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I would like to develop a ffmpeg filter to have an easier and better integration of the ffmpeg functionalities in case of complex command lines.

Imagine an ffmpeg command line in which you can configure a filter that will use to configure a 3rd party executable to fork and use named pipe to pass video through that external tools.

Technically I can write it, but the question is, is it legal from FFMPEG license point of view (FFMPEG can be GPL or LGPL depending of how it has been built). As far as I understand, if I have an executable called "my_video_transformation.exe" (no relationship with ffmpeg, it just read input pipe and write to output pipe)

It's ok for a user to run the following:

(FFMPEG GPL or LGPL).exe decoding_args | my_video_transformation.exe | (FFMPEG GPL or LGPL).exe encoding_args

But it's not ok if a user can run something similar to :

(FFMPEG GPL or LGPL).exe filter="my_video_transformation.exe" transcoding_args

from my understanding of https://www.gnu.org/licenses/gpl-faq.html#GPLPlugins

As soon as you write in a GPL or LGPL executable something that can fork and communicate with 3rd party and by the way maybe a commercial executable, it doesn't respect the license ?

Maybe not the correct place to ask, but would like to have some feedback before starting that project. FFMPEG dev community will reject my code proposal if it's not legal or even border line.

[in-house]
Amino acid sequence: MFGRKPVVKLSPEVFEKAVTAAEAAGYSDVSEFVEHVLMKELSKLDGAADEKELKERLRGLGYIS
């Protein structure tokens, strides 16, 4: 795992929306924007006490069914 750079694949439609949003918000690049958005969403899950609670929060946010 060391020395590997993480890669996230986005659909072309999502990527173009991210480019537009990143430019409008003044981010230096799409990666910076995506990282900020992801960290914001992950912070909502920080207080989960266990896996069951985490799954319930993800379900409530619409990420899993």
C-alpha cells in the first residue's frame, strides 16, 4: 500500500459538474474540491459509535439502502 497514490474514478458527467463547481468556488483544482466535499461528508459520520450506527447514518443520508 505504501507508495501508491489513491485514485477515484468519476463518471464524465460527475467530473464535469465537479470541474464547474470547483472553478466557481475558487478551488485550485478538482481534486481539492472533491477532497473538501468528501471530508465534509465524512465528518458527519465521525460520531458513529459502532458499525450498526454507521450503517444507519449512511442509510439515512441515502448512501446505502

Regards

  • The traditional FSF interpretation of the GPL is that if you're only communicating by pipes or sockets then the GPL does not apply at all to the second project. – curiousdannii Sep 25 at 10:01
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    @curiousdannii: Almost. But, 1/ if you're communicating highly complicated structs or other internal implementation details, it might count as one program (the MPEG video stream would not be this, since it's just data the program has been asked to process), and 2/ this is just the FSF's opinion and would not necessarily carry any weight in a court of law. I'm not aware of legal precedent on this. – Kevin Sep 25 at 22:27
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As a rule of thumb you are fairly safe communicating via pipes, however GPLv2 does not speak of interfaces but rather of "derivative work" and this is highly complicated game that may have different output even in different countries. If your filter can only process streams coming out of and going into ffmpeg your work may be seen as a derivative work as it is not functionally independent.

Would it be out of question for you to license the filter under GPL as well?

  • My external executable can work without ffmpeg. But if my customer can use an ffmpeg version containing my filter, it will be definitively easier and more powerfull for them. They already use ffmpeg in combination with our executable using traditional pipe but the line to start that, become really long and complex. – alexbuisson Oct 29 at 8:08
  • In general, filter in FFMPEG are LGPVv2. – alexbuisson Oct 29 at 8:09

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